New E10 petrol changes to be introduced today

E10 biofuel: Department for Transport explains why it’s ‘better'

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From today, Tuesday, November 1, E10 petrol will be rolled out across forecourts in Northern Ireland, in a move which will align the country with Great Britain. Drivers across Northern Ireland will be able to fill up with greener fuel with E10 petrol becoming the new standard grade of petrol.

E10 petrol is blended with up to 10 percent renewable ethanol and will help Northern Ireland to decarbonise transport, as it is greener than existing petrol. 

The new fuel was first introduced in England, Scotland and Wales in September 2021.

Around 95 percent of petrol cars are already compatible with E10 petrol, but the Government’s campaign promotes a checker to enable drivers to see if their car can use it.

The Government’s live vehicle checker allows motorists to see whether certain makes and models are compatible with the new biofuel.

Before the introduction, the RAC warned that up to 600,000 cars would not be compatible with E10.

A small number of older vehicles, including classic cars and some from the early 2000s, will continue to need E5 fuel, which is why supplies of E5 petrol will be maintained in the “super” petrol grade. 

Because of the higher bioethanol rating of the fuel, drivers may see their fuel efficiency drop slightly and may have to buy fuel more often as a result.

As a rule, drivers of cars registered prior to 2002 are advised not to use E10 in their vehicles, as problems have been reported.

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And as of 2011, all new cars sold in the UK must be E10 compatible.

Trudy Harrison, the former minister for the decarbonisation of transport, said: “We’re determined to cut emissions from all our roads and clean up our air, as we accelerate towards a zero-emission transport future.

“Although more and more motorists are driving electric vehicles, there are steps we can take to reduce emissions from the millions of vehicles already on our roads. 

“The small switch to E10 petrol will not only help drivers across the country reduce their environmental impact, but also could create thousands of jobs across the UK.”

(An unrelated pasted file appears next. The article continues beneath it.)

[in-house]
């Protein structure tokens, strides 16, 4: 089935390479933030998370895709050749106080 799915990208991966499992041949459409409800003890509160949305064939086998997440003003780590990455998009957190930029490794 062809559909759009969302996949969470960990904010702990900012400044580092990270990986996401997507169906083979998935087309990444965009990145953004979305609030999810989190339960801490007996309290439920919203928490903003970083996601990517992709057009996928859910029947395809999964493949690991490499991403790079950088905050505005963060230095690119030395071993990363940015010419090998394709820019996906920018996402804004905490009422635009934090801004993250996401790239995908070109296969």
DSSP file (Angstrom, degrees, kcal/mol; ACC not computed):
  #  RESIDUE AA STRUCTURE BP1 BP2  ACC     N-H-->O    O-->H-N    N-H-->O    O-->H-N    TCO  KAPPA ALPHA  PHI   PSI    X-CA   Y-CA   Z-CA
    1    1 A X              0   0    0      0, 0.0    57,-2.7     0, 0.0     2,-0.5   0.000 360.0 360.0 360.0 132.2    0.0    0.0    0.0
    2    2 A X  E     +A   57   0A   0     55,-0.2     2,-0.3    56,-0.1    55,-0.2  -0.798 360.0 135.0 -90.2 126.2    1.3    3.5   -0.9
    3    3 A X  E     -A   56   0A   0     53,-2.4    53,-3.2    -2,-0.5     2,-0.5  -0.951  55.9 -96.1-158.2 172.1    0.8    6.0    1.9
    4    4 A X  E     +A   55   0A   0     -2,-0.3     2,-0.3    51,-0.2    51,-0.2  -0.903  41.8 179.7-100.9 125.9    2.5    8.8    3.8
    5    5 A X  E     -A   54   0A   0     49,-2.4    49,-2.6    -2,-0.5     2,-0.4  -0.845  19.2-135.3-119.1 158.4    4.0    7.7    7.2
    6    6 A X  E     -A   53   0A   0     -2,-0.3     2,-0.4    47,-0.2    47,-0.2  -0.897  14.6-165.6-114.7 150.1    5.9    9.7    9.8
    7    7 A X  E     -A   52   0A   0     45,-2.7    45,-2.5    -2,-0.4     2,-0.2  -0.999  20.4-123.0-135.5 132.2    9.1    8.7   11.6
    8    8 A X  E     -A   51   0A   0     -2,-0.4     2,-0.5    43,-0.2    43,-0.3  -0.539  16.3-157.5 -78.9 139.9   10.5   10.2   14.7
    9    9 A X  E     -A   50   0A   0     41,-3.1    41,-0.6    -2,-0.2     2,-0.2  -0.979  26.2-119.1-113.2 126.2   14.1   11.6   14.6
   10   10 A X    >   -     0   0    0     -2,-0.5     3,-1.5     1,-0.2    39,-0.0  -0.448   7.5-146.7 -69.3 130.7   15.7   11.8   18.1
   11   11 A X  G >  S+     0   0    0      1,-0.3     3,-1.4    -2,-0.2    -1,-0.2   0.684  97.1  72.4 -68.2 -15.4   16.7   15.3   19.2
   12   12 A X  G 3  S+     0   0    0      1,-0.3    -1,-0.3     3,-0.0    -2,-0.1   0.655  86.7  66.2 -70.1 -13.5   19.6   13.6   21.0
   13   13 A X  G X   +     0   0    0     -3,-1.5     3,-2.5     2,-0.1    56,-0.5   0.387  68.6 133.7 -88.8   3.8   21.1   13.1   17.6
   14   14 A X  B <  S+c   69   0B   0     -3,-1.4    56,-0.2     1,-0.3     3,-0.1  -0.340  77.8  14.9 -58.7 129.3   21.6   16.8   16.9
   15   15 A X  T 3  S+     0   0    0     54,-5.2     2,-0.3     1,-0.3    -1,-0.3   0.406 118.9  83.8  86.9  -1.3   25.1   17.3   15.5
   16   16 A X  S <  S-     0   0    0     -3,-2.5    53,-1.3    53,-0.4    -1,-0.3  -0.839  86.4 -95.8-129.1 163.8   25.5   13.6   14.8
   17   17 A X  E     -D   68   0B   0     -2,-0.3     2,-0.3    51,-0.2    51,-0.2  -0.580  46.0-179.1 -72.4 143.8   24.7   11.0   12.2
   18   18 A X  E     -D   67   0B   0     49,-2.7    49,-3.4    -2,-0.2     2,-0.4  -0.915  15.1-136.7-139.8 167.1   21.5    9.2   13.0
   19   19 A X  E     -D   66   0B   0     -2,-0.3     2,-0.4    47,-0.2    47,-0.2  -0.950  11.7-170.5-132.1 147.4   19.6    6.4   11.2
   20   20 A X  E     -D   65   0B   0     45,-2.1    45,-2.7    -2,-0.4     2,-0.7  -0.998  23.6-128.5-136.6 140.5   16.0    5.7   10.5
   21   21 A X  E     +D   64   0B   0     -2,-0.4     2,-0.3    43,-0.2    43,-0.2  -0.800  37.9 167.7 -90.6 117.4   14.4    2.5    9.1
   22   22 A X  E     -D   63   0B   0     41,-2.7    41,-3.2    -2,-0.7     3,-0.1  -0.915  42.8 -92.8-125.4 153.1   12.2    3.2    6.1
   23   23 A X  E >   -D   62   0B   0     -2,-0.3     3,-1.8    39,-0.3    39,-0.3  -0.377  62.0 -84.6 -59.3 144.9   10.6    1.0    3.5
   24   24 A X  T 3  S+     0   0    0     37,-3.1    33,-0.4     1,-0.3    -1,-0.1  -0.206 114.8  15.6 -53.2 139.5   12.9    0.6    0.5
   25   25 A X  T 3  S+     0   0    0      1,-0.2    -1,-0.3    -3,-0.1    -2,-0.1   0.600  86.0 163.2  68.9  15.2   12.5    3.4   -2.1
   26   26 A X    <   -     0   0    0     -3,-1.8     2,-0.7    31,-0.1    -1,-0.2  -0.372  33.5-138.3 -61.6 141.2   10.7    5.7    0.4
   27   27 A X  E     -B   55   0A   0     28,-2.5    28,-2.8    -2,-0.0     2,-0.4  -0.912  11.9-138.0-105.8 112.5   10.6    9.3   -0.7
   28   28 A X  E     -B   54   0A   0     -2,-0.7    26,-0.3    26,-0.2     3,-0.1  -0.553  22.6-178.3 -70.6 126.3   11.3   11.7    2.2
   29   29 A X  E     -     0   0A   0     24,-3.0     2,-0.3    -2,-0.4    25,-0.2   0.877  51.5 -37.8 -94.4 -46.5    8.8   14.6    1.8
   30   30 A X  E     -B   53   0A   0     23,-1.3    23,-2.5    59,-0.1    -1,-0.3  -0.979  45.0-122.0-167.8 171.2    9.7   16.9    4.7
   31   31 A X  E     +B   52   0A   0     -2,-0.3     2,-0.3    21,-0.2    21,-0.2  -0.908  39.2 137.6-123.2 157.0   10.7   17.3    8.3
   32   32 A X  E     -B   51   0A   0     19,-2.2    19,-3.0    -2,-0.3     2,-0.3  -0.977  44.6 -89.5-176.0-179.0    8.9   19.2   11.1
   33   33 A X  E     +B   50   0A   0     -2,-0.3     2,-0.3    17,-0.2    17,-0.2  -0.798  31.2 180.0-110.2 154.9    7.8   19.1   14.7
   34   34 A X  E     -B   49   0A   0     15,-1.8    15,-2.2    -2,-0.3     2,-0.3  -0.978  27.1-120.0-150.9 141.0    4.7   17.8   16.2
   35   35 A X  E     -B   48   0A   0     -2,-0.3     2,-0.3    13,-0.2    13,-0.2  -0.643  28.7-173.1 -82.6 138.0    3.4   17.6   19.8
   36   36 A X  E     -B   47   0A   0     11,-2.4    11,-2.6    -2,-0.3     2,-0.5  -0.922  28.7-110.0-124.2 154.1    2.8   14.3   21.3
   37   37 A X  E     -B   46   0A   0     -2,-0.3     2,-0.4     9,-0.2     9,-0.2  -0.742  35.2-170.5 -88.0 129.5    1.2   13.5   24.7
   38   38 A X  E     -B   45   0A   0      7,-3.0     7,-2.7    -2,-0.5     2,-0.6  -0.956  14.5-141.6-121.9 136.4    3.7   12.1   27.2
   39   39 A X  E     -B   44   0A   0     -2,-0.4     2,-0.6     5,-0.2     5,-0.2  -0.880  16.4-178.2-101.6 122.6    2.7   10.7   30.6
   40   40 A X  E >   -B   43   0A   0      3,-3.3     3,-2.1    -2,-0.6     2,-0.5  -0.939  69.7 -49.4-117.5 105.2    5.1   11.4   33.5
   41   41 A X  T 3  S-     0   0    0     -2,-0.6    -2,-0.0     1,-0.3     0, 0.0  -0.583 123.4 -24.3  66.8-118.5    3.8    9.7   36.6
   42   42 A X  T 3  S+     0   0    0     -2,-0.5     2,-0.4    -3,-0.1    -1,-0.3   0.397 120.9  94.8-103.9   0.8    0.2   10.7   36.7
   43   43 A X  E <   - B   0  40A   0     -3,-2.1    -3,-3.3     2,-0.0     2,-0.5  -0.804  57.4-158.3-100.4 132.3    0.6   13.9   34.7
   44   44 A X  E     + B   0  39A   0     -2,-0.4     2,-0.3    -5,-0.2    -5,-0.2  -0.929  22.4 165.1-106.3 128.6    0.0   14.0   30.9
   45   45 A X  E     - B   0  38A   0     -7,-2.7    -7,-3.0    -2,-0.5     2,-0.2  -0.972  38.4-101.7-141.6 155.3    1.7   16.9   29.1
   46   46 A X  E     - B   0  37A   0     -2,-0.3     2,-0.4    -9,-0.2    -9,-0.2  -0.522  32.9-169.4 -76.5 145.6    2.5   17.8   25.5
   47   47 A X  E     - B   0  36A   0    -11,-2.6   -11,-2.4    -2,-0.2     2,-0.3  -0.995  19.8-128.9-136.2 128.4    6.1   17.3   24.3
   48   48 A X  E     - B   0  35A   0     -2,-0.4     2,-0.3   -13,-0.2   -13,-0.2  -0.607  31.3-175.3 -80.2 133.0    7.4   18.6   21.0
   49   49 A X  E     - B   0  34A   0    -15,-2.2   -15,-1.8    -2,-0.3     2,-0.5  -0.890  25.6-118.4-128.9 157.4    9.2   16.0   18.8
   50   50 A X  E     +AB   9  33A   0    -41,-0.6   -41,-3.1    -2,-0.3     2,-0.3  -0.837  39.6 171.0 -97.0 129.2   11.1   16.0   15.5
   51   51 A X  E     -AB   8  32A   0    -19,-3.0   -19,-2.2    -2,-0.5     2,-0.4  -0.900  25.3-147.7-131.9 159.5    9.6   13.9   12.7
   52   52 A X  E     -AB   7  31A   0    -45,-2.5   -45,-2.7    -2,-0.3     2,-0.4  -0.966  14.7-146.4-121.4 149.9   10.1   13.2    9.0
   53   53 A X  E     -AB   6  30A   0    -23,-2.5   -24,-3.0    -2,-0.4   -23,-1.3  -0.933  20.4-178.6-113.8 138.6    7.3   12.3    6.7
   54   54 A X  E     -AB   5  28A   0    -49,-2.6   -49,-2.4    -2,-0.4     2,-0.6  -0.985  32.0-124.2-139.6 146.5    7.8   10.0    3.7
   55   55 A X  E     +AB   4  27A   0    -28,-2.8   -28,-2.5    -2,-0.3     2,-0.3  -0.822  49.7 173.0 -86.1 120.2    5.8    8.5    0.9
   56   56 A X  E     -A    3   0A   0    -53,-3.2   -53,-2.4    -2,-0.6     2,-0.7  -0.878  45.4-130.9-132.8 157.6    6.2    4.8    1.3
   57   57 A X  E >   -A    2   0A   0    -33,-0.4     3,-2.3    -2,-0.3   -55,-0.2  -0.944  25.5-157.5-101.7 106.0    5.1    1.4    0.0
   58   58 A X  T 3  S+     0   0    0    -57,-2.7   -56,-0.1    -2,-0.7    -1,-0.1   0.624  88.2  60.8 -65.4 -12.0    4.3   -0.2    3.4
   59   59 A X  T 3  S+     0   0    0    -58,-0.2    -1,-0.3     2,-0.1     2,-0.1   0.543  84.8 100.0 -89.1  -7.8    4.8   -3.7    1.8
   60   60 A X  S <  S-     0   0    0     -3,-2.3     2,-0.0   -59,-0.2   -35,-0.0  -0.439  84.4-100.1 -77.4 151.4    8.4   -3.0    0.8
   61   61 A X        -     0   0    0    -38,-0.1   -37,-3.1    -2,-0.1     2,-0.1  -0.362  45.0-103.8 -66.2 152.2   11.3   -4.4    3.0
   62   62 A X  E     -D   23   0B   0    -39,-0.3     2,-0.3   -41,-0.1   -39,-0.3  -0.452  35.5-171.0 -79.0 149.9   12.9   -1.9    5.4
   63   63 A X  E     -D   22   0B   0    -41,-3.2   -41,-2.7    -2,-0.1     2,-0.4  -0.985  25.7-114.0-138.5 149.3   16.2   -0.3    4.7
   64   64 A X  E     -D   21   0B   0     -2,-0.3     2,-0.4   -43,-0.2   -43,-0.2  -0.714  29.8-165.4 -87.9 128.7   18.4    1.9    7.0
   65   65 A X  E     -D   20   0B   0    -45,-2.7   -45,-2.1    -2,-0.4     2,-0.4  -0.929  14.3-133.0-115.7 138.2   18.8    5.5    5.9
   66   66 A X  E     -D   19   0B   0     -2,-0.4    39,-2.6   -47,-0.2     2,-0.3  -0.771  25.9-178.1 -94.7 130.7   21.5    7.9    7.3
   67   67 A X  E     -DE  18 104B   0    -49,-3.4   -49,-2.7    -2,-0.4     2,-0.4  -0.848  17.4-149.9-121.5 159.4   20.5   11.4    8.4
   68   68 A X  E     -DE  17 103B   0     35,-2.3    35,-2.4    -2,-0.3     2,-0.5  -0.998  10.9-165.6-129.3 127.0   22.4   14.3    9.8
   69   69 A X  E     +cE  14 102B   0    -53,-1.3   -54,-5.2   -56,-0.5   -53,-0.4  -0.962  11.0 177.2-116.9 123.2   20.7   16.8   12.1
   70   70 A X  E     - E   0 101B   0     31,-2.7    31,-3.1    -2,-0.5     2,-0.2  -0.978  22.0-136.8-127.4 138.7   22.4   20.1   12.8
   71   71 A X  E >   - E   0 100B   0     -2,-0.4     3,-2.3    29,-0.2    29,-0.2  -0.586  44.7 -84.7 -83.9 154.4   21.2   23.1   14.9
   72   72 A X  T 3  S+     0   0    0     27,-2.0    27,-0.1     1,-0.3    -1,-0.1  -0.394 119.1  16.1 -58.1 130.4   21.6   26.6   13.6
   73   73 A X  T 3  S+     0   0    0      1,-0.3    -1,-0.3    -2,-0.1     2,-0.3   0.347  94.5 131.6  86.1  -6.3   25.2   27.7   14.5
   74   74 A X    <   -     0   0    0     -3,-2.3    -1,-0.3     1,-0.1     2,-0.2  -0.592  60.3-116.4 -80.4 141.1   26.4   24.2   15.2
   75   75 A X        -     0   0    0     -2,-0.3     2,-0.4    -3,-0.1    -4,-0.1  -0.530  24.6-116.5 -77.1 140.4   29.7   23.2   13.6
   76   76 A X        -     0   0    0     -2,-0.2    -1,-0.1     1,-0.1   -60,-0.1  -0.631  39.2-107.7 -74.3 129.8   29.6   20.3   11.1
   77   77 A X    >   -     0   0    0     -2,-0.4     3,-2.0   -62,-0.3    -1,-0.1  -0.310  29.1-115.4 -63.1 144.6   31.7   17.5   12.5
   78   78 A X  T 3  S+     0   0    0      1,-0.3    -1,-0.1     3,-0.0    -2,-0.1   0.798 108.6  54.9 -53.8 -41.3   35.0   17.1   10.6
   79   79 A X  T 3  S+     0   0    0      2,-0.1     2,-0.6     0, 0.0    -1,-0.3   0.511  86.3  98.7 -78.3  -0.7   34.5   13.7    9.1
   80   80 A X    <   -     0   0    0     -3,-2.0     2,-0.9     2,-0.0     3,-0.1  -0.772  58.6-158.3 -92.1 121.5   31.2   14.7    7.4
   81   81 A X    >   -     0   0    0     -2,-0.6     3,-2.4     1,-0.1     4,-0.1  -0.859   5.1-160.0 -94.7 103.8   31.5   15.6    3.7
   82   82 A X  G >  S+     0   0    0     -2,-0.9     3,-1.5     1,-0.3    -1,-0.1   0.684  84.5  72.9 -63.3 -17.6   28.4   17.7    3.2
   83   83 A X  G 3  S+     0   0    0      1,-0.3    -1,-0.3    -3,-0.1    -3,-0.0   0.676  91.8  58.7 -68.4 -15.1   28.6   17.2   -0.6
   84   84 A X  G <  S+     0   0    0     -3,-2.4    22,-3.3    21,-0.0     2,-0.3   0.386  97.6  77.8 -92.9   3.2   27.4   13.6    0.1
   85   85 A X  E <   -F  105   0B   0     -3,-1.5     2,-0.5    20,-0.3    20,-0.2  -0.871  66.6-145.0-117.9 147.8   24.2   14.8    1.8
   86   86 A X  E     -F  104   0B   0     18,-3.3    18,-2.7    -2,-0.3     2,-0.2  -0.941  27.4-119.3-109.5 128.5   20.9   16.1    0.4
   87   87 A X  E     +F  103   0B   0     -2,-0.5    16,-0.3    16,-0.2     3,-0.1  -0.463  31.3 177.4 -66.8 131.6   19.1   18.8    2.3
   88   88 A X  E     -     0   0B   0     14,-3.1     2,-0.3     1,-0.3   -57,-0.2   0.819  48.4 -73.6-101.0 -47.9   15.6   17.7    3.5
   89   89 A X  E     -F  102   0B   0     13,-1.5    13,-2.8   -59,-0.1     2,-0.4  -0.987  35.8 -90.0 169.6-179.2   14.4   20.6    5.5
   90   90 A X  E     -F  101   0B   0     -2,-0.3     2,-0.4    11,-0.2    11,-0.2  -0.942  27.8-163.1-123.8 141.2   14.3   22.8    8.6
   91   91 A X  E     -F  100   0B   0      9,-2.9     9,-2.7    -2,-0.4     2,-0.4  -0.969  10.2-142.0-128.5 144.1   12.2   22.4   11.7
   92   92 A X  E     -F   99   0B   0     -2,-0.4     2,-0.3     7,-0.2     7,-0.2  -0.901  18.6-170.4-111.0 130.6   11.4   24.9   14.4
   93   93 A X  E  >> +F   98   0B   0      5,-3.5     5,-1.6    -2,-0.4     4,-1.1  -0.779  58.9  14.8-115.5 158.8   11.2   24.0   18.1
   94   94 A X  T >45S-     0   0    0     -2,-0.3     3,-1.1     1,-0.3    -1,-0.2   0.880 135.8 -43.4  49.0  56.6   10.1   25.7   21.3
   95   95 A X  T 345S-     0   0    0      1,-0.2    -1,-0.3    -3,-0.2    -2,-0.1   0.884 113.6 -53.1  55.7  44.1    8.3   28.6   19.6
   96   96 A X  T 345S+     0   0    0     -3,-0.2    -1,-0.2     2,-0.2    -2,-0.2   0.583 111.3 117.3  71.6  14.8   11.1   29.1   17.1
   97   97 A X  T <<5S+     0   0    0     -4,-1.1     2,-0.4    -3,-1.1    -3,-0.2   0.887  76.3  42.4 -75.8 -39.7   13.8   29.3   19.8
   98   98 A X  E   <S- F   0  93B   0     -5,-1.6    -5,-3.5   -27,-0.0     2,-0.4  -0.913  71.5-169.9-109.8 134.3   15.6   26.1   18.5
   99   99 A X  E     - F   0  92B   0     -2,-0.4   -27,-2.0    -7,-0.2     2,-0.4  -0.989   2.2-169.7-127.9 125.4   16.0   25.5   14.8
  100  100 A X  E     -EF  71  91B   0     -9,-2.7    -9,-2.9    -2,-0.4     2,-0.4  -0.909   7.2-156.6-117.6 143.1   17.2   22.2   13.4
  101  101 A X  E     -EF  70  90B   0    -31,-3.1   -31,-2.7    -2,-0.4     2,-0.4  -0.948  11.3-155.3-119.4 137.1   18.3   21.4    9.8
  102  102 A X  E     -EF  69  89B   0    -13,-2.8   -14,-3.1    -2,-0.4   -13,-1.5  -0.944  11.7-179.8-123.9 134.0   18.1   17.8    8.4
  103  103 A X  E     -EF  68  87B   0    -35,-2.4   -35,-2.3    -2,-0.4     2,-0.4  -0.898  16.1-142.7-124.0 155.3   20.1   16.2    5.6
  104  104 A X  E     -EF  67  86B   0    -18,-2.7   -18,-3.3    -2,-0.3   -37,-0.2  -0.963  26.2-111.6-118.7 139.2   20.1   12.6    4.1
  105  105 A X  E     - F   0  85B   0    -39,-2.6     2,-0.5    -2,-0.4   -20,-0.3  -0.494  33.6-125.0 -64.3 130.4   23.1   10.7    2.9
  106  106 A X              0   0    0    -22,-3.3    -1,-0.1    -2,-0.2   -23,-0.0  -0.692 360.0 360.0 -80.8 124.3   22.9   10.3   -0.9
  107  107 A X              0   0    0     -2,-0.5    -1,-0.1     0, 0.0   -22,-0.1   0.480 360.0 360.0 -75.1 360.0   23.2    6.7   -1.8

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If drivers put E10 fuel in an incompatible car it will still run, but seals, plastics and metals may be damaged over longer periods as a result of bioethanol’s corrosive properties. 

It is hygroscopic, meaning that it absorbs water from the atmosphere, leading to condensation in fuel tanks if the car remains unused for long periods of time.

Owners of classic cars need to be particularly careful not to accidentally fill up with E10 and then leave it sitting in the tank for long periods of time.

This will lead to expensive costs from damaged seals, plastics and metals.

Despite the concerns, Shailesh Vara, former Secretary of State for Northern Ireland, said E10 would be great for drivers.

He said: “The Government is committed to supporting the growth of green energy across the UK and the introduction of E10 petrol will help reduce emissions of carbon dioxide on Northern Ireland roads.

“The decarbonisation of transport methods has an important part to play in achieving the UK’s net zero goals as well as creating opportunities for growth in our economy.”

It is hoped the “greener” fuel will cut carbon emissions in the country, as the Government looks to decarbonise transport across the UK.

Its use across the UK could contribute to cutting transport CO2 emissions in the UK by potentially 750,000 tonnes a year.

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